Welcome back to the “THIS is” blog series! This month’s installment goes back to the basics of Making the Shift by looking at one of the fundamentals of our research design: the Randomized Controlled Trial.
In developing Making the Shift (MtS), a primary objective has always been to establish a base of sound, scientific evidence for prevention and Housing First for Youth (HF4Y) interventions. We’ve certainly talked about this before! But this evidence base is so fundamental to MtS that it warrants a deeper discussion – in my opinion, anyway. And since I’m the one writing this blog series, I’ve decided to take you all along with me on this exploration of one of the more nuanced and controversial aspects of our work. It’ll be fun (read: informative), I promise!
What is a Randomized Controlled Trial?
Now that I’ve piqued your curiosity with those buzzwords, let’s talk for a minute about Randomized Controlled Trials. Wait, come back! Known among the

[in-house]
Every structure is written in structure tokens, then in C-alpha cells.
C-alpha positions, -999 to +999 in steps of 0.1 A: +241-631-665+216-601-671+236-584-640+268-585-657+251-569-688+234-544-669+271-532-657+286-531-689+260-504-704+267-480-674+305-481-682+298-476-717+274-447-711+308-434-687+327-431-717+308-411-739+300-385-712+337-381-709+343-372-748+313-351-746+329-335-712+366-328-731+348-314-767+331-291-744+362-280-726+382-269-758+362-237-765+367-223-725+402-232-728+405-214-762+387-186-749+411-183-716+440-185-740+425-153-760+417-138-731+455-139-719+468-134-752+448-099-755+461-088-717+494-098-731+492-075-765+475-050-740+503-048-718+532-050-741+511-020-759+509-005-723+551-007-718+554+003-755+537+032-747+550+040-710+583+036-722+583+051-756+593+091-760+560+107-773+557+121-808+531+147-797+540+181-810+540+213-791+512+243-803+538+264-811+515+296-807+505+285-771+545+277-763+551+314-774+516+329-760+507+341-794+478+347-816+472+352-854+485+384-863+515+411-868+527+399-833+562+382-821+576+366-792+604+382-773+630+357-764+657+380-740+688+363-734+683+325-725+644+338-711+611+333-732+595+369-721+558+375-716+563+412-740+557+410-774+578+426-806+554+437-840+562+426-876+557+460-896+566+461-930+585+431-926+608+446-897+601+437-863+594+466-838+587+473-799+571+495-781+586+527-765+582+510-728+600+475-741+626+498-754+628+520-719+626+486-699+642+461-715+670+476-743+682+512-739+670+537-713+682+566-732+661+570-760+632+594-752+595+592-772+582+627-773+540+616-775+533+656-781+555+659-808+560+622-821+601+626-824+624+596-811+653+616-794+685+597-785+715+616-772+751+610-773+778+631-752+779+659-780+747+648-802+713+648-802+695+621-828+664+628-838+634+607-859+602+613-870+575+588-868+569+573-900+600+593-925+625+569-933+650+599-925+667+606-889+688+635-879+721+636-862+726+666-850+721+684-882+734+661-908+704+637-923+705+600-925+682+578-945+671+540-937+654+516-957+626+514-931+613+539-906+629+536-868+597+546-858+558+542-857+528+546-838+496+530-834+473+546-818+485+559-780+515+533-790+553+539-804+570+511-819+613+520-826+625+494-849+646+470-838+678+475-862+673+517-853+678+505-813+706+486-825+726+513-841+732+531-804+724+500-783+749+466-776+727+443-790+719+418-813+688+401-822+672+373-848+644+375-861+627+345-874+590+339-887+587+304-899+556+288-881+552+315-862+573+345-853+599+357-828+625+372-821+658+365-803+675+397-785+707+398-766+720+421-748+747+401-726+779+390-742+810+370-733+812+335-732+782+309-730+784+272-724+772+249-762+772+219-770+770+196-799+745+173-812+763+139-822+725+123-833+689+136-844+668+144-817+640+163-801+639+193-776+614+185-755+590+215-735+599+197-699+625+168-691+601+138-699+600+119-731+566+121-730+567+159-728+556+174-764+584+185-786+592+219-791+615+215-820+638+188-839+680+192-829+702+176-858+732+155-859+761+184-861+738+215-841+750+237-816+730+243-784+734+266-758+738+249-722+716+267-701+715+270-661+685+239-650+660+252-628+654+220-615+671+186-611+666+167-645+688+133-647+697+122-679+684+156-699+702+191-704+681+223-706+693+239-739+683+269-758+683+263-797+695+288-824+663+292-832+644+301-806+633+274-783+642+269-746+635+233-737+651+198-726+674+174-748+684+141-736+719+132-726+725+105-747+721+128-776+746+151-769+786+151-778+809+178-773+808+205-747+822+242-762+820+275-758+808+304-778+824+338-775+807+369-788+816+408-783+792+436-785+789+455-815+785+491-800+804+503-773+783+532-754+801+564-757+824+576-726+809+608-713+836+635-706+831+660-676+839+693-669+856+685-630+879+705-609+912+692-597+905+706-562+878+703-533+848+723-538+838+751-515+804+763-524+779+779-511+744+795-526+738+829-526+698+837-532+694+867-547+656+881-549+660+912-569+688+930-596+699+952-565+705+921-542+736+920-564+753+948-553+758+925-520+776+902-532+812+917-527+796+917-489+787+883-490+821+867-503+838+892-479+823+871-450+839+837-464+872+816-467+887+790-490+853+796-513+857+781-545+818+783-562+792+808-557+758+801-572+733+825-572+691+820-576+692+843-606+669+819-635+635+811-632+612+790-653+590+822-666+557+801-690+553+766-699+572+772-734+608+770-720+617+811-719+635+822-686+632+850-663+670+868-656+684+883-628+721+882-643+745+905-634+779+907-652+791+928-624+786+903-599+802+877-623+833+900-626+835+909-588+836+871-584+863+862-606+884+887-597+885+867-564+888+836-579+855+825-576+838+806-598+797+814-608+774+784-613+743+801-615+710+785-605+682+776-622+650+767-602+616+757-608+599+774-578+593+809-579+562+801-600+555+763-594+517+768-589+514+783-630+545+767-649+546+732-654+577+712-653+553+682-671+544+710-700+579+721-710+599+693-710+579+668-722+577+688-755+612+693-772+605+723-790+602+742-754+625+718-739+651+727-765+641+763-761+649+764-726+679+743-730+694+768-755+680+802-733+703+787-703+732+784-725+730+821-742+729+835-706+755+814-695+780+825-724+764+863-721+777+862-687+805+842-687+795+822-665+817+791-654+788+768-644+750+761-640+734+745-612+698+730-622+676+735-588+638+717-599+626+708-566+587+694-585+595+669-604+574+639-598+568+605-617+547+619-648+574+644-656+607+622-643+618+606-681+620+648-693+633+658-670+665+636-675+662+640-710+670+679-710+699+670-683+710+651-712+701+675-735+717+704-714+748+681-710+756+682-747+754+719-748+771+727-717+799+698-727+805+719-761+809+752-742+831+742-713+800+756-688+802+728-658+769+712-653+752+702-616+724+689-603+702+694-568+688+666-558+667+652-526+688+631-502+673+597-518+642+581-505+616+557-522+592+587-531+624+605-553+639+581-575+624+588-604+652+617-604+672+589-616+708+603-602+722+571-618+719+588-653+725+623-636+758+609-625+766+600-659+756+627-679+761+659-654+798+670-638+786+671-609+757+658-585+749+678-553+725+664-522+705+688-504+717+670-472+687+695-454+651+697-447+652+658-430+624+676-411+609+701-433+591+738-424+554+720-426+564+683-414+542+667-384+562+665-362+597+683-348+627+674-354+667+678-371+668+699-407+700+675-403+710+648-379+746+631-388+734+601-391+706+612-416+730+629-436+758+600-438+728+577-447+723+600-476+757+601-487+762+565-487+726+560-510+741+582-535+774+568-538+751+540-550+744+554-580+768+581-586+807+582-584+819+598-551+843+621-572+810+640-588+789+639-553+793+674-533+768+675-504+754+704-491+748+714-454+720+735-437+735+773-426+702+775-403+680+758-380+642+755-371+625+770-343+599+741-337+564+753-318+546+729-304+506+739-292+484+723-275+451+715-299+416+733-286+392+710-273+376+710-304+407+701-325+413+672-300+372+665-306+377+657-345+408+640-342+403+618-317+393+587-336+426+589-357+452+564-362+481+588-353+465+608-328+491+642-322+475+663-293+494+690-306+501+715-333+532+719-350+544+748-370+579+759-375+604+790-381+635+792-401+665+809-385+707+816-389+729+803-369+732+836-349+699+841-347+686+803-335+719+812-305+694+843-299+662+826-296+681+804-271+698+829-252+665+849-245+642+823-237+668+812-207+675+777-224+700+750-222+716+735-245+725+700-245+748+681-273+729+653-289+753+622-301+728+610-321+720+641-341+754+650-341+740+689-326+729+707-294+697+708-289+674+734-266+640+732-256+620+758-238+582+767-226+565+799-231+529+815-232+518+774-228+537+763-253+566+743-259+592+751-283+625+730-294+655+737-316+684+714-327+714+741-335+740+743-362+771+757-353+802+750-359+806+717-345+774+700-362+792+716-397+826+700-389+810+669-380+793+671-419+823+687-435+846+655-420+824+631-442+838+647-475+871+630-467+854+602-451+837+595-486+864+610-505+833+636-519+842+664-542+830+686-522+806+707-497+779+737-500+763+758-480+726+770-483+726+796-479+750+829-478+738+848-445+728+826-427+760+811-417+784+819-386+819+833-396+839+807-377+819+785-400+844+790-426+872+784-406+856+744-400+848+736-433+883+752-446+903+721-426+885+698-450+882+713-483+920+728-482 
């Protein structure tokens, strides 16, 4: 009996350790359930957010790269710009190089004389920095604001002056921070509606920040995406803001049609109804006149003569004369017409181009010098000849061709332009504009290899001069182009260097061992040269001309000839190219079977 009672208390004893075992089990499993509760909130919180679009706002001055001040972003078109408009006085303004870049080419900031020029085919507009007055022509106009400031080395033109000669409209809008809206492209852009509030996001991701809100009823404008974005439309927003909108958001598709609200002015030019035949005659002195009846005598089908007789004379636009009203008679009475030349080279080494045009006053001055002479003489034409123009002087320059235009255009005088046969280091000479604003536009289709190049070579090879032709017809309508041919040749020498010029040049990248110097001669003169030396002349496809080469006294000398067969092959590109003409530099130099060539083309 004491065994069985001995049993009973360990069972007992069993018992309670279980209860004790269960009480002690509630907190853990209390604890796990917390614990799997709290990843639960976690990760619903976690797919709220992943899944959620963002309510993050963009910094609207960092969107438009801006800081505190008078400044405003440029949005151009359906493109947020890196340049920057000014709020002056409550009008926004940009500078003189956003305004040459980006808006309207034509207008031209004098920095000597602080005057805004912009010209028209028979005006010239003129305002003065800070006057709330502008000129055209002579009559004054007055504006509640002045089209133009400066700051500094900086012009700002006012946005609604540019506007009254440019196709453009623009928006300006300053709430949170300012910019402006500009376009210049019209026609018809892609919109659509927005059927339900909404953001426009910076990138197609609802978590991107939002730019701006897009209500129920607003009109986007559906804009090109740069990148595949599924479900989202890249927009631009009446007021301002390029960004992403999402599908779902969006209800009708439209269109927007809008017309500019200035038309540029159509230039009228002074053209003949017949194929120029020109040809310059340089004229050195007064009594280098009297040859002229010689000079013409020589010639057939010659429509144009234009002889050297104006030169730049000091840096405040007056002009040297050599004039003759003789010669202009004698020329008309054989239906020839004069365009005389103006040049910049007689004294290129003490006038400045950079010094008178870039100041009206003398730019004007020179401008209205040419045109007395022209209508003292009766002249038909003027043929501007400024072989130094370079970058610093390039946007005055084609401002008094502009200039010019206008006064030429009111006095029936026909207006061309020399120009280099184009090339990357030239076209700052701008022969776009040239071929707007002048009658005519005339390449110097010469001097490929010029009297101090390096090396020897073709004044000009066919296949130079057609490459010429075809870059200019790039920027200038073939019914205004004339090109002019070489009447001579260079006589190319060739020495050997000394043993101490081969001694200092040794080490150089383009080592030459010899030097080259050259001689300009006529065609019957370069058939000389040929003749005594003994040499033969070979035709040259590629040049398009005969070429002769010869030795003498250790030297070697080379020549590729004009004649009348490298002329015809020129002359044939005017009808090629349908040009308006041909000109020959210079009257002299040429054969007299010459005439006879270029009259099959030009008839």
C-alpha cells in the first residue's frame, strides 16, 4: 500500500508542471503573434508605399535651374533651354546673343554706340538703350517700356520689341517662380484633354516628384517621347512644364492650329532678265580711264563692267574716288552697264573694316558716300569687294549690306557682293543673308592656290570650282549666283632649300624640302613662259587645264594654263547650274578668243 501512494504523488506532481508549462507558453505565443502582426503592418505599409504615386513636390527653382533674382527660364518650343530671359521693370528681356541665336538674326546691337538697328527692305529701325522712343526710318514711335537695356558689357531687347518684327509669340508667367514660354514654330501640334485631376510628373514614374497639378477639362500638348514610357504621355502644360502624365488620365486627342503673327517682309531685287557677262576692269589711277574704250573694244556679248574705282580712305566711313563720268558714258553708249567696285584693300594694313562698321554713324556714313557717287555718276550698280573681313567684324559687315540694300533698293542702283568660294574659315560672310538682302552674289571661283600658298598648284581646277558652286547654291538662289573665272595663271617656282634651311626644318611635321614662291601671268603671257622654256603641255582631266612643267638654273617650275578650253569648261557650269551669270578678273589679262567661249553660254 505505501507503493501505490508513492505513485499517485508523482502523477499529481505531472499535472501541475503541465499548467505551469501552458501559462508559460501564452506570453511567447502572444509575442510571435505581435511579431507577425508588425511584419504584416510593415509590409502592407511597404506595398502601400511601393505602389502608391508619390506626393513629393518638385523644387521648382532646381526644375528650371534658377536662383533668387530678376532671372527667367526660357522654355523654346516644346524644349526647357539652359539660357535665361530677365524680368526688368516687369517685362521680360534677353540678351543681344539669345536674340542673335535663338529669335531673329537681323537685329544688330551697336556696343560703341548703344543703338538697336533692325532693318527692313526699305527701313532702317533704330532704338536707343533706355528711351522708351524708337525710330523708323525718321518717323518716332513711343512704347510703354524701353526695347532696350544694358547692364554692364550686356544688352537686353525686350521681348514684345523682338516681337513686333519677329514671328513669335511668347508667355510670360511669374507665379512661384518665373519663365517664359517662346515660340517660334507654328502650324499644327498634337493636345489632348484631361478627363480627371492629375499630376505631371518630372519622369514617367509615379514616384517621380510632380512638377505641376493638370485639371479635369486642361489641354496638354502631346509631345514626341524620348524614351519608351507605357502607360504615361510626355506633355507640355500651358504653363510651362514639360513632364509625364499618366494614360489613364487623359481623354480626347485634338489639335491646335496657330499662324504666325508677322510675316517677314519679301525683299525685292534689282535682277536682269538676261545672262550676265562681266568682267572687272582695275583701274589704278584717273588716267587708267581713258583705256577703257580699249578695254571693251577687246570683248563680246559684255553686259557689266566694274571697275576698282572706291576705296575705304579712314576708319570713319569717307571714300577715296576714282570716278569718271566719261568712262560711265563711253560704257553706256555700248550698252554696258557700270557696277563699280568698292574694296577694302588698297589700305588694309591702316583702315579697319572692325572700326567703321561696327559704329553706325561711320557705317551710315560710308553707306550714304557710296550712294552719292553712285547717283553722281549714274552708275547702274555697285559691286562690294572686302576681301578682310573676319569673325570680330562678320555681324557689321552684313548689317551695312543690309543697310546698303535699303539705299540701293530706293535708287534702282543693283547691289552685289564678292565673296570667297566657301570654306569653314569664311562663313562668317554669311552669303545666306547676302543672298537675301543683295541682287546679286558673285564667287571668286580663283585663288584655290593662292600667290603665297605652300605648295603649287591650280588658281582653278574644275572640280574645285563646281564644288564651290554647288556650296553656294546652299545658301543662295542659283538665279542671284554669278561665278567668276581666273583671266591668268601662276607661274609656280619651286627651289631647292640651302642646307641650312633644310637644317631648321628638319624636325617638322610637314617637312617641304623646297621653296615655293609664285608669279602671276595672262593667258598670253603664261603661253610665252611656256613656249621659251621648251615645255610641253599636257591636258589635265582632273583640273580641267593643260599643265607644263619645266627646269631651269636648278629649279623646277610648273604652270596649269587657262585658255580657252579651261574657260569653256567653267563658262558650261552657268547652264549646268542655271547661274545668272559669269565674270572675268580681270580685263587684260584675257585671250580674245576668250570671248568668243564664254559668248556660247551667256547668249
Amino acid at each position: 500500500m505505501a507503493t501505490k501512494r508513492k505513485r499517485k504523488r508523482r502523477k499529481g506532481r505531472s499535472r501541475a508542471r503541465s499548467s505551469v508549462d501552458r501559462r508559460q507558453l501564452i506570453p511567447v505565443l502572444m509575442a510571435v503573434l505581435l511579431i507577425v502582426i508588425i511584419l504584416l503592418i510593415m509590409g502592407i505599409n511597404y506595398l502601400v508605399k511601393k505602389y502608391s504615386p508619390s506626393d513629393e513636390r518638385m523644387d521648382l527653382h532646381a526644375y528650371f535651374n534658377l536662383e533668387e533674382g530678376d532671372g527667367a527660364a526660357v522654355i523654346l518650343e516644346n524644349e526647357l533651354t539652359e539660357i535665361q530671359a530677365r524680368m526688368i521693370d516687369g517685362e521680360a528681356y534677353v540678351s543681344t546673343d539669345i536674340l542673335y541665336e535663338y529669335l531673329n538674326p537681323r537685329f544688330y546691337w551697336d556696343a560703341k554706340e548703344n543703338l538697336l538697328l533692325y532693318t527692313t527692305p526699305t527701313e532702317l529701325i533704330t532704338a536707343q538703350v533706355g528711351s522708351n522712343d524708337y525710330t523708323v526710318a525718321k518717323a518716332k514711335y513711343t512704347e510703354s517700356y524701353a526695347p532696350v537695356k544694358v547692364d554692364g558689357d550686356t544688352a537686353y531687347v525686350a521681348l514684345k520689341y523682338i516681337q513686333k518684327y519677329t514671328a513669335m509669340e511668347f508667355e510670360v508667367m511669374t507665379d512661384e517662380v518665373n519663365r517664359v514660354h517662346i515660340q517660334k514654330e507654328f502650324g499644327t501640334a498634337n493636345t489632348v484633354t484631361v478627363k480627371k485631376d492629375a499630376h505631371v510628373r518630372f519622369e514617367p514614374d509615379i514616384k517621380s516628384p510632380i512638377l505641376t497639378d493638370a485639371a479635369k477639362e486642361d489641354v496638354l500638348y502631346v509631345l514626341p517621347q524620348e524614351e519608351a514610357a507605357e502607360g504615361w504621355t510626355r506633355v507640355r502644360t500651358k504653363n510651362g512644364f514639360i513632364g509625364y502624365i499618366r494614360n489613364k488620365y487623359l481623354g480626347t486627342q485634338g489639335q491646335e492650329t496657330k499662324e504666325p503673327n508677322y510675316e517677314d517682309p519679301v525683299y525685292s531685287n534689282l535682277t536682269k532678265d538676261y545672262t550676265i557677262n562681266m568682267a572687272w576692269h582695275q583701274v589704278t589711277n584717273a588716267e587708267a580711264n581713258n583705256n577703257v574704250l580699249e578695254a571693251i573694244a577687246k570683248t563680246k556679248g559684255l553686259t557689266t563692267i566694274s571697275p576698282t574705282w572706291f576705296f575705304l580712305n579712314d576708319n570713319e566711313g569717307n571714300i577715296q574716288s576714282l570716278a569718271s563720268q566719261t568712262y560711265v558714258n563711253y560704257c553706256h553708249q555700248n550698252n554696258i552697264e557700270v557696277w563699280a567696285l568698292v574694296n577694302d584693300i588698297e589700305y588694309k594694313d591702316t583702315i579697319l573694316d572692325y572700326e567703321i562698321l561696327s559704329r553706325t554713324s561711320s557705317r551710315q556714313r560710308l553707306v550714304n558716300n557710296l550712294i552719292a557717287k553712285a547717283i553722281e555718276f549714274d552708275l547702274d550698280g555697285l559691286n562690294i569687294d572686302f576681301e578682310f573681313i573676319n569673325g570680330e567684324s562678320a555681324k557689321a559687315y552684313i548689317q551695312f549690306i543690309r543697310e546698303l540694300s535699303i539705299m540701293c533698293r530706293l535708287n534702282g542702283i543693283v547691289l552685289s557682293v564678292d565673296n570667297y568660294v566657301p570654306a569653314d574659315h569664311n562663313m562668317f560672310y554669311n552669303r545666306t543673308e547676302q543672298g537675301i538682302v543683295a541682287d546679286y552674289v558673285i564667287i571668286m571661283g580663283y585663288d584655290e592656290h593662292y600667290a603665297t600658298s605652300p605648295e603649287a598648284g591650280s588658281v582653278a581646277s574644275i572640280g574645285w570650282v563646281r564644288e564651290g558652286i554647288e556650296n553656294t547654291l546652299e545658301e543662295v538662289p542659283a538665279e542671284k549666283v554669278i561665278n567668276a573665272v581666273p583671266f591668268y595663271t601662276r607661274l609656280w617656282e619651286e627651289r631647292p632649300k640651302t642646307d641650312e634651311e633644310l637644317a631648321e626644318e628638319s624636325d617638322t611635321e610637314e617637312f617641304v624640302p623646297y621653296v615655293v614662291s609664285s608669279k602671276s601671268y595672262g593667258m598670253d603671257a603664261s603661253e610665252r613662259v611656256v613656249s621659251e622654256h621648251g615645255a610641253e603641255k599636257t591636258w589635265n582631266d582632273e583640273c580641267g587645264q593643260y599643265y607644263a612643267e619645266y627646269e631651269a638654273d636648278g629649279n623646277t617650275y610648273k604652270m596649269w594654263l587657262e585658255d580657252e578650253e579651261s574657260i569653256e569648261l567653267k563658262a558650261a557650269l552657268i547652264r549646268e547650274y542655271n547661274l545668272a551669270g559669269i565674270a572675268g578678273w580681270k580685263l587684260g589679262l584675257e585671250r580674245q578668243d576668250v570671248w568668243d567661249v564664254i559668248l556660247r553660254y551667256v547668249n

research community as “RCT,” Randomized Controlled Trial is simply a formal term for a study in which participants are randomly divided into groups of comparable size and defining characteristics. One group is known as the “control” or “treatment as usual” group, which is the standard against which everything else is compared. The other group(s) is the “intervention” in which participants
are involved in the field testing of a theory, approach, idea, or condition. Having distinct groups of participants allows us to directly compare participants’ experiences, both individually and as groups, which is enormously helpful in assessing whether or not the proposed intervention had an effect compared to the “treatment as usual” and what exactly the effect was (as it could be positive or negative). Another large-scale example of a RCT that you have probably heard of, currently underway, is the Government of Ontario’s Basic Income Pilot.